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Volume 470: debated on Wednesday 23 January 2008

The Secretary of State was asked—


For decades, Border Television has successfully provided news and other regional services to thousands of communities across thousands of square miles north and south of the border. Will the Minister join MPs from different parties, north and south of the border, who oppose ITV’s plans to dismember the news and other services at Border Television? When he next gets the chance, will he impress on Ofcom that it must not be allowed to wriggle out of the very tight licence conditions originally imposed on ITV Border?

I am aware of the considerable concern about this proposal. I know that the hon. Gentleman has met Ofcom and Digital UK, and with others, including the shadow Secretary of State and my hon. Friend the Member for Dumfries and Galloway (Mr. Brown), directly lobbied Michael Grade. I have to say that I have a great deal of sympathy with what the hon. Gentleman says. He will know that it is not, of course, for Ministers to tell private companies where they should or should not have their bases, but it is for Ofcom to do so. As the independent regulator, it has a duty to look into these issues very seriously. It is undertaking a public service review of ITV, and I am pretty certain that this will figure very prominently in it.

I fully support the comments of the hon. Member for Berwickshire, Roxburgh and Selkirk (Mr. Moore) and I would like to reinforce the strength of feeling among viewers on both sides of the border and among politicians of all parties for the retention of Border news, which provides a unique and fiercely local service to this primarily rural area. Anything that the Scotland Office can do to influence Ofcom and support local campaigners who oppose Michael Grade’s ill-thought-out merger with the Tyne Tees newsroom in Newcastle would be much appreciated. Does the Minister agree that Border TV is important not just as a local news provider, but as a demonstration that people in the south of Scotland and the north of England, who have common interests and common concerns, are best served by a cross-border United Kingdom approach to broadcasting rather than the separatist broadcasting agenda promoted by the Scottish Government?

On the hon. Gentleman’s first point, I agree with much of what he says and cannot add much to what I said to the hon. Member for Berwickshire, Roxburgh and Selkirk (Mr. Moore) about the responsibility of Ofcom, which I hope it will take seriously. On the second point, the hon. Gentleman is absolutely right that it makes no sense to take Scottish broadcasters out of a UK market and make them foreigners in the English and Welsh media market. It makes no sense to take Scottish regulation of broadcasting, telephony and the internet away from Ofcom at a time when they are converging everywhere else. It makes no sense to embark on a course of action that would inevitably lead to the break-up of the BBC, and to the balkanisation of Channel 4, to be replaced by a Scottish broadcasting corporation that would be parochial, inward-looking and not what the people of Scotland want.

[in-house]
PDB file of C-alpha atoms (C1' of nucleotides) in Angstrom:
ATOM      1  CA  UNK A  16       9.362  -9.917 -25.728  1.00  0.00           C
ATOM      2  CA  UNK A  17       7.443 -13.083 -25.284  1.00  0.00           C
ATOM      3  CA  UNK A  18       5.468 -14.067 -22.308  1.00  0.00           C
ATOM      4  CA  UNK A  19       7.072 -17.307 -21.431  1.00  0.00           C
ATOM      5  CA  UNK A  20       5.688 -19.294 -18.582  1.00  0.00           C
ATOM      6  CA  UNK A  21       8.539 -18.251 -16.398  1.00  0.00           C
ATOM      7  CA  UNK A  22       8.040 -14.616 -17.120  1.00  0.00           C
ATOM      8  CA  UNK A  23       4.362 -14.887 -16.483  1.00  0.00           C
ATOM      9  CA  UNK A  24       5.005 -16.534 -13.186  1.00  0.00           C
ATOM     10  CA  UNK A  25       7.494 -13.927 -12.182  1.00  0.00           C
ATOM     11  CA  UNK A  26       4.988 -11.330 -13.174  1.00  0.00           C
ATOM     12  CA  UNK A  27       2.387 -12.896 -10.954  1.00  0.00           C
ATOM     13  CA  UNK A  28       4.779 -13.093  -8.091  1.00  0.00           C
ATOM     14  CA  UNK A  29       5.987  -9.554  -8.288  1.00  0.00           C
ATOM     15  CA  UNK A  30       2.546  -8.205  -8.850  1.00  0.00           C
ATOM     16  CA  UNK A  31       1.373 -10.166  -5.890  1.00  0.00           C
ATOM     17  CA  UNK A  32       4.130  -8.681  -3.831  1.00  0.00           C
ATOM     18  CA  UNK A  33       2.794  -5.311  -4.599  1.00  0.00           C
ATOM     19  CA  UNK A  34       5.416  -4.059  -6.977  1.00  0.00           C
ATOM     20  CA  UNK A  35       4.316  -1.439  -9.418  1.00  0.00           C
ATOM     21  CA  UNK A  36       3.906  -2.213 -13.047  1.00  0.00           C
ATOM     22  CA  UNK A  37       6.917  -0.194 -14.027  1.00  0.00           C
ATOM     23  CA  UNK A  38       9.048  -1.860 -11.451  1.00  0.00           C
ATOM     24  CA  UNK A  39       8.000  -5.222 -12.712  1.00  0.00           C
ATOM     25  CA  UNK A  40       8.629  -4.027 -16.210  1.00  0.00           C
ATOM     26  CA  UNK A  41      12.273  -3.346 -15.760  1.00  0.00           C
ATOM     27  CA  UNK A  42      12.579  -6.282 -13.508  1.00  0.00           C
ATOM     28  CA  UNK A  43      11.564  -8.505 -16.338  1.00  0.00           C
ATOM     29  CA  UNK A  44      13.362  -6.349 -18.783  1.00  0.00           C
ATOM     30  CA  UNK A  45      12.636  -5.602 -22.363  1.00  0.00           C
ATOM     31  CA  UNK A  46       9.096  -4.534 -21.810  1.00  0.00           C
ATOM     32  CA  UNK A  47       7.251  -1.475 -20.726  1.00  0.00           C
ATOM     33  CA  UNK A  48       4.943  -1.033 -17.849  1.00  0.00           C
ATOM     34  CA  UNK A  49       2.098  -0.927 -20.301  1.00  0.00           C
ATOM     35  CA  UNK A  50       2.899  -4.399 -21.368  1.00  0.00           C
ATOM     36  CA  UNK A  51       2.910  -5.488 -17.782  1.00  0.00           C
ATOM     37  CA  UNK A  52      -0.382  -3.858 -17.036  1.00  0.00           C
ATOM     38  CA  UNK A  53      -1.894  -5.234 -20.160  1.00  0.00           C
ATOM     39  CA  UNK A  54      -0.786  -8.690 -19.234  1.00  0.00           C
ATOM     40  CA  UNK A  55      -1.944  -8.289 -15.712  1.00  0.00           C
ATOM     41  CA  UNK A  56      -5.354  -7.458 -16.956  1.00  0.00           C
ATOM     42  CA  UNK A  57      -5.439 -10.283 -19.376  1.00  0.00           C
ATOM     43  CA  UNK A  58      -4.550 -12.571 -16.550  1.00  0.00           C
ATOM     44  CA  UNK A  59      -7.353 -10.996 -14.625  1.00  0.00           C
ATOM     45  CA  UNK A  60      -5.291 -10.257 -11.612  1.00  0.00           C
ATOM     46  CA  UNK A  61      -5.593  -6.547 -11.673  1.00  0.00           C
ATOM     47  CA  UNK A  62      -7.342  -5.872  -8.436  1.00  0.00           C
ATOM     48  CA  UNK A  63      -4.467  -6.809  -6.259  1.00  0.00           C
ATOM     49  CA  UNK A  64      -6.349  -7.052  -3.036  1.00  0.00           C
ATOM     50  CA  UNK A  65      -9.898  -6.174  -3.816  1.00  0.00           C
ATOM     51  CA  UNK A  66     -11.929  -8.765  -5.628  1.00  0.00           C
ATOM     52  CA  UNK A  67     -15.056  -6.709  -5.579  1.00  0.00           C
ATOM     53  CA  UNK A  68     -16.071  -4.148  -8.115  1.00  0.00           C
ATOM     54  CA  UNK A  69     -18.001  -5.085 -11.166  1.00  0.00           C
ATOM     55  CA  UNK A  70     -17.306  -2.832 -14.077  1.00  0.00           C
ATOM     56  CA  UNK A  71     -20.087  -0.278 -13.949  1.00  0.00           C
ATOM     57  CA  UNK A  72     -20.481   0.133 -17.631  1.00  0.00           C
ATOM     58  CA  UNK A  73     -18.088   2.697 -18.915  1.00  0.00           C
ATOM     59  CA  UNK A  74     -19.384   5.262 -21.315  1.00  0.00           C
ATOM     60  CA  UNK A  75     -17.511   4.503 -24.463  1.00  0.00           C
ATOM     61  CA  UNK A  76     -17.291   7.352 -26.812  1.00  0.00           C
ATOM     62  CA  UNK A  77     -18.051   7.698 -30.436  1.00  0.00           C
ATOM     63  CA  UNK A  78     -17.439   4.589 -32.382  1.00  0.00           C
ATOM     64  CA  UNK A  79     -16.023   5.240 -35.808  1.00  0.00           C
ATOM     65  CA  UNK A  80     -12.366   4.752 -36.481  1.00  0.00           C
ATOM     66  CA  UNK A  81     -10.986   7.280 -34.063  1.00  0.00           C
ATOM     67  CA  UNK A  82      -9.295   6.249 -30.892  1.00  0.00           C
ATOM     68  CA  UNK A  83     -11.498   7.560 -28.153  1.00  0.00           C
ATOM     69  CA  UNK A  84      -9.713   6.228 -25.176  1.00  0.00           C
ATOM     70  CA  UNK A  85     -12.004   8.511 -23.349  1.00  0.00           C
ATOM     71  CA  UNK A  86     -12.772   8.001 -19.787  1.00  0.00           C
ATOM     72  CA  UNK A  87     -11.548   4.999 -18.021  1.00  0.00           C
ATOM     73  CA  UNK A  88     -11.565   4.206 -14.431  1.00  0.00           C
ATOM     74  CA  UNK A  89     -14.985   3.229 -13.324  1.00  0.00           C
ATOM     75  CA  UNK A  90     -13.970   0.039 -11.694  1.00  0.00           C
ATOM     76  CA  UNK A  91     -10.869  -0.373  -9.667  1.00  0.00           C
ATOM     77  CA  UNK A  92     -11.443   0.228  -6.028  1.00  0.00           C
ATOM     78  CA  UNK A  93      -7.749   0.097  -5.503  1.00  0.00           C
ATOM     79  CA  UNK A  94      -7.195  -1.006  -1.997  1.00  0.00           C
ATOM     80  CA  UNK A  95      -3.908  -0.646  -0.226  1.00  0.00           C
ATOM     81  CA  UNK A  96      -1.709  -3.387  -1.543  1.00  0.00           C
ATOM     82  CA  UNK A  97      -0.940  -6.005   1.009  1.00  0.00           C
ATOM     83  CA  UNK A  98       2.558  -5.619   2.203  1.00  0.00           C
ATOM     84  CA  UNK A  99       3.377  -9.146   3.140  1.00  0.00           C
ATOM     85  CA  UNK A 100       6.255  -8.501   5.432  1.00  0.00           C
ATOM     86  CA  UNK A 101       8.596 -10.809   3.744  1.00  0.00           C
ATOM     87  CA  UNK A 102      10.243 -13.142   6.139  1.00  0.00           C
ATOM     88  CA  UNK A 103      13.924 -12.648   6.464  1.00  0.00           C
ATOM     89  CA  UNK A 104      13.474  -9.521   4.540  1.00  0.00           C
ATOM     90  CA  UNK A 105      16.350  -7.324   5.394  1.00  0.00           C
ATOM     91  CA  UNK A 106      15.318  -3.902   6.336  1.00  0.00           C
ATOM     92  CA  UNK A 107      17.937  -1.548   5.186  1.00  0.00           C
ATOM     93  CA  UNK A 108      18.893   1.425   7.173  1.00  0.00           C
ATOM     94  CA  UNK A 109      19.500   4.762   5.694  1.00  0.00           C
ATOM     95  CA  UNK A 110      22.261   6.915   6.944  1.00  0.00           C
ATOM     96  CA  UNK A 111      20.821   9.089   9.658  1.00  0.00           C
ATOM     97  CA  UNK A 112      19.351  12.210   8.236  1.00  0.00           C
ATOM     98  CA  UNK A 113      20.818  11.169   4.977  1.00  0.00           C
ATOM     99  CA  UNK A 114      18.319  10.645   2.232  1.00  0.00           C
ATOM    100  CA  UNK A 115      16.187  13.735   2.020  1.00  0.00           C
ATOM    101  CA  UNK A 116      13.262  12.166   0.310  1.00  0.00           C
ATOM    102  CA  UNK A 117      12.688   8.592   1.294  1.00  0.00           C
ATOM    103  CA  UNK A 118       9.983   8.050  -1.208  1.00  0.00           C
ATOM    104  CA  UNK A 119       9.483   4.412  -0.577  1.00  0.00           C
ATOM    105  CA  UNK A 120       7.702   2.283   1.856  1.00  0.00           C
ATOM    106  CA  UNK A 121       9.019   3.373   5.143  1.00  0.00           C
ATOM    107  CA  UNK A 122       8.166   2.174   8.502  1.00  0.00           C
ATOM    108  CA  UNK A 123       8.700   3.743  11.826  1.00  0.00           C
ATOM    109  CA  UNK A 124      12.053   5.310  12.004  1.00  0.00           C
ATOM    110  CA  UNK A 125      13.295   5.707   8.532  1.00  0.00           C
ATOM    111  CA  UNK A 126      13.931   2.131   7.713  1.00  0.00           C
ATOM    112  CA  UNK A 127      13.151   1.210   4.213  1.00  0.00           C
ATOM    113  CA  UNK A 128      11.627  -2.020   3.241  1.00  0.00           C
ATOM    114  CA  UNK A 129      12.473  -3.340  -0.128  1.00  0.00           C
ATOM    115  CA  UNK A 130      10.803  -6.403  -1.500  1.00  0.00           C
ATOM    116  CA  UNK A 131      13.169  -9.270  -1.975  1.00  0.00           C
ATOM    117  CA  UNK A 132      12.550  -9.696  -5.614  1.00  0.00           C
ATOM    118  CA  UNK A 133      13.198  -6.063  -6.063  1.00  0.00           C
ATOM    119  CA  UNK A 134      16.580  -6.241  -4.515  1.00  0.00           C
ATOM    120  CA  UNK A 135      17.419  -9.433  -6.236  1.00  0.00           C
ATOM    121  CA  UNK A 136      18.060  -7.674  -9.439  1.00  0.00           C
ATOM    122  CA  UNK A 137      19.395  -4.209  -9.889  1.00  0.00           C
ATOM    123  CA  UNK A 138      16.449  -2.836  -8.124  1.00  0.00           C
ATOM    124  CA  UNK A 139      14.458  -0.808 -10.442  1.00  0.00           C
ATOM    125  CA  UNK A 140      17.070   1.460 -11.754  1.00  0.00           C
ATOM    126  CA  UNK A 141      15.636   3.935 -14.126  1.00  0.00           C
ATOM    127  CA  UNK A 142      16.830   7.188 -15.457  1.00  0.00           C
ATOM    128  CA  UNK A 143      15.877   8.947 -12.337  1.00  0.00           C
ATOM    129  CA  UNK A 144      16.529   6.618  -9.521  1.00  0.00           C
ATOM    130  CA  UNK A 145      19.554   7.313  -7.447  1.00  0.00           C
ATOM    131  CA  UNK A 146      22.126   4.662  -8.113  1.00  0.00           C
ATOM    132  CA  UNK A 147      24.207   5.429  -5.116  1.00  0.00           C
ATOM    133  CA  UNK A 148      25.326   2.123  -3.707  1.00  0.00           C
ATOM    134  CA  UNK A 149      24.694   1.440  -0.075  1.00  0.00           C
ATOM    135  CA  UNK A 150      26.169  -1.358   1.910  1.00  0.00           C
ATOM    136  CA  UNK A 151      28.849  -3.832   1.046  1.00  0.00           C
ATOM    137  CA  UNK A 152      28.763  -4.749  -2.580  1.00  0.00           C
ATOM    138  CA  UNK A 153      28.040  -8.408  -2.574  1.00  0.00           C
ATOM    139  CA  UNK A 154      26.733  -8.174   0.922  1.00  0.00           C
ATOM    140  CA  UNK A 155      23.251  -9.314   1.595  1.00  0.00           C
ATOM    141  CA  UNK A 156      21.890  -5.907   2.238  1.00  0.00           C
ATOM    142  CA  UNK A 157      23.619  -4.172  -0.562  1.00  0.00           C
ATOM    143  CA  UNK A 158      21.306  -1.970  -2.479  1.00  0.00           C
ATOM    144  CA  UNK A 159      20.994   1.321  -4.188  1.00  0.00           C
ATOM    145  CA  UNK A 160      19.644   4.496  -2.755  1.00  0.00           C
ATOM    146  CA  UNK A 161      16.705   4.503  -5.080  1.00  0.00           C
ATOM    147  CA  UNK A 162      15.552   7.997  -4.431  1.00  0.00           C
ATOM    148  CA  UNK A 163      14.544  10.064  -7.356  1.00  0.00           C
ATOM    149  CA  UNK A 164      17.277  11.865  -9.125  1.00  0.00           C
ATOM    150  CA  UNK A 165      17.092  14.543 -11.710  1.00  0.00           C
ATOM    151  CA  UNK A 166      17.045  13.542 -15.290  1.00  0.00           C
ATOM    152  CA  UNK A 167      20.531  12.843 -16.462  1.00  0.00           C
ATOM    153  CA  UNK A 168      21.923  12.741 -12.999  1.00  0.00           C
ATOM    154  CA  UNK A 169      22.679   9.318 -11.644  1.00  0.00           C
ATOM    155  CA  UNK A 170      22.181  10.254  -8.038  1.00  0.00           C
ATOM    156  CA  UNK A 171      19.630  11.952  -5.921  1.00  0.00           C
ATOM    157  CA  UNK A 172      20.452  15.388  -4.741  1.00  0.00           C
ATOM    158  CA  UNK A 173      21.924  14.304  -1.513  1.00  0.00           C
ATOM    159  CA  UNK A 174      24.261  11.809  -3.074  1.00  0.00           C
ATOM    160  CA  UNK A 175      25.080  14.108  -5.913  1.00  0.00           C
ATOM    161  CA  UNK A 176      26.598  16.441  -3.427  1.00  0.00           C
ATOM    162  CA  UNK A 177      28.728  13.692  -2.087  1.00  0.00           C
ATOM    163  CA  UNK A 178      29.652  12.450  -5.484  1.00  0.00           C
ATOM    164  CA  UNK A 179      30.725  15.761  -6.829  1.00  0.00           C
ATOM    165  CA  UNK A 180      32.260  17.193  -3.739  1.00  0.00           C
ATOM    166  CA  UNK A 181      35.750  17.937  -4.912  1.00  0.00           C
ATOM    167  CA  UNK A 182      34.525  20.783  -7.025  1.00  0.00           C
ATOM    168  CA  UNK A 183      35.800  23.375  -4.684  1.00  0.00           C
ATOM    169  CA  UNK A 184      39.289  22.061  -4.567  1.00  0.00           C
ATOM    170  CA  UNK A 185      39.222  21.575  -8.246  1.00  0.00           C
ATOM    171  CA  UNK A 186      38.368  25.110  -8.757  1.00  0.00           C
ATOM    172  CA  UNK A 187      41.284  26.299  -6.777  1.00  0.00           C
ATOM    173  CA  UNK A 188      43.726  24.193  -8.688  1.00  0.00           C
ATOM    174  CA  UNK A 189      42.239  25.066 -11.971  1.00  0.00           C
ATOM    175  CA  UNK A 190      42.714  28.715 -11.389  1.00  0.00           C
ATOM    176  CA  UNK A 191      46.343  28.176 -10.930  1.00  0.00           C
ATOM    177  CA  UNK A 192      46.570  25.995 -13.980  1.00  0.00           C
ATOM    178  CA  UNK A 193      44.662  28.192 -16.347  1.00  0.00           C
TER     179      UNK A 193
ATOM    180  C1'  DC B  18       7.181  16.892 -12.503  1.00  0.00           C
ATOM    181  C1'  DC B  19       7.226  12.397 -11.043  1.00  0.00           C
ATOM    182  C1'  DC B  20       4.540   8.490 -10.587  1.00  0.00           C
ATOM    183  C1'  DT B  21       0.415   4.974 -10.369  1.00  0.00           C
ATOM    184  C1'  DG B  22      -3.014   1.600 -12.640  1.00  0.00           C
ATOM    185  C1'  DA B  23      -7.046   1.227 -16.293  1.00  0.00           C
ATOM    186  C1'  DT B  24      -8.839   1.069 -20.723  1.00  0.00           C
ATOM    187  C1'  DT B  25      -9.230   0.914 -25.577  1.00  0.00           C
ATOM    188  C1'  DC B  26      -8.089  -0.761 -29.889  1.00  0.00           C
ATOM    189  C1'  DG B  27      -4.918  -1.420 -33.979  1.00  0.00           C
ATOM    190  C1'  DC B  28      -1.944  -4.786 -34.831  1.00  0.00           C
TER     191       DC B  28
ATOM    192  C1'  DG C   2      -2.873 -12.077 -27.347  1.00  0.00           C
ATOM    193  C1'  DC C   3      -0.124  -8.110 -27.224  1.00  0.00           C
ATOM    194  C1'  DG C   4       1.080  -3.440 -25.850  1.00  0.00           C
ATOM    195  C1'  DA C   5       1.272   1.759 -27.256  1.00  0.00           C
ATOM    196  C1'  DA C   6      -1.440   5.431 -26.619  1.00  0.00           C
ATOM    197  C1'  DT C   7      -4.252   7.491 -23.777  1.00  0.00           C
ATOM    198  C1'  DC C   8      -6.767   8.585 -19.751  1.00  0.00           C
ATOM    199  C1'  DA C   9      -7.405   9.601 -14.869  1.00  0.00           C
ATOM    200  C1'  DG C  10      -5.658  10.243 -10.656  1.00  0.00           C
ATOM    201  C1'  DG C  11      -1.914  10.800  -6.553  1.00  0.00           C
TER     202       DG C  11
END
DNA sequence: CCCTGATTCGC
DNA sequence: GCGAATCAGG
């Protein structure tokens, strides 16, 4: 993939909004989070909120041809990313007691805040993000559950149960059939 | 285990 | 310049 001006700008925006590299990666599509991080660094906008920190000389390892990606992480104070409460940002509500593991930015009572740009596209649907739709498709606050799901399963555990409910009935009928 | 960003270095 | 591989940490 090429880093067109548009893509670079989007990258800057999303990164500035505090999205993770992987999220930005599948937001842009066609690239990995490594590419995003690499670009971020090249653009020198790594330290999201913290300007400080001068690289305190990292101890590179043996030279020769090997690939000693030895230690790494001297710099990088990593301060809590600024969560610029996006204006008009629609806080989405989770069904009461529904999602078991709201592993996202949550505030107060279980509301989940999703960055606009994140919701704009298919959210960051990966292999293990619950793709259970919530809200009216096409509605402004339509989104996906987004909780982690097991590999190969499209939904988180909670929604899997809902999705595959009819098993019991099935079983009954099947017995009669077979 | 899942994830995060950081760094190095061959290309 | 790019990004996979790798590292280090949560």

With the absorption of Grampian TV into Scottish TV, I hope that the Minister will continue to make the case to Ofcom that the two separate licences covering the old Grampian and STV areas remain separate. As with the borders, the north-east of Scotland has its own news agenda and its own identity. There are certainly some fears that the separate identity of the old Grampian service could be lost in the bigger STV.

My hon. Friend is entirely right to say that Scotland is a nation of regions. What I believe the Scottish people want to see on the news is not the hoary old chestnut of the Scottish six, but more news that is truly local to where they live—whether it be in the north-east, the west or the south-west of Scotland. If there is money to be invested in news and current affairs—I sincerely hope that the BBC, and, indeed, ITV, will increase investment in news and current affairs in Scotland—it should be invested in local news gathering in the north-east, the south-west and the other regions of Scotland. That is preferable to pursuing some narrow agenda to break up British broadcasting, which would lower the quality of TV that our constituents get to watch.


2. What recent discussions he has had with the Chancellor of the Exchequer on the acceptance of Scottish banknotes outside Scotland. (179988)

I have regular discussions with Cabinet colleagues on a range of issues.

May I suggest that the Secretary of State impress on the Chancellor and the Governor of the Bank of England that it is high time Scottish banknotes were fully legally acceptable throughout the UK? They are authorised by the Bank of England and should have exactly the same status. If dollars and euros are acceptable to traders in England, surely Scottish notes can and should be, too. Will the Secretary of State endeavour to ensure that this anomaly is brought to an end?

I am delighted to have the opportunity to expand a little on the status of Scottish banknotes.

And, indeed, banknotes from Northern Ireland. One of the great successes of the very successful financial services sector in Scotland is the privilege enjoyed by commercial banks to publish banknotes when other banks, including commercial banks in England, do not. The fact is that under the law Scottish banknotes enjoy exactly the same status as all other methods of payment throughout the United Kingdom, although that is not widely known. They are perfectly legal, and people should know and respect that. I know that on occasion some of my countrymen have had their banknotes refused, but I have been in London a great deal over the past 11 years, and in connection with my ministerial responsibilities have periodically had Northern Ireland banknotes in my wallet. No one has ever refused to accept one of them.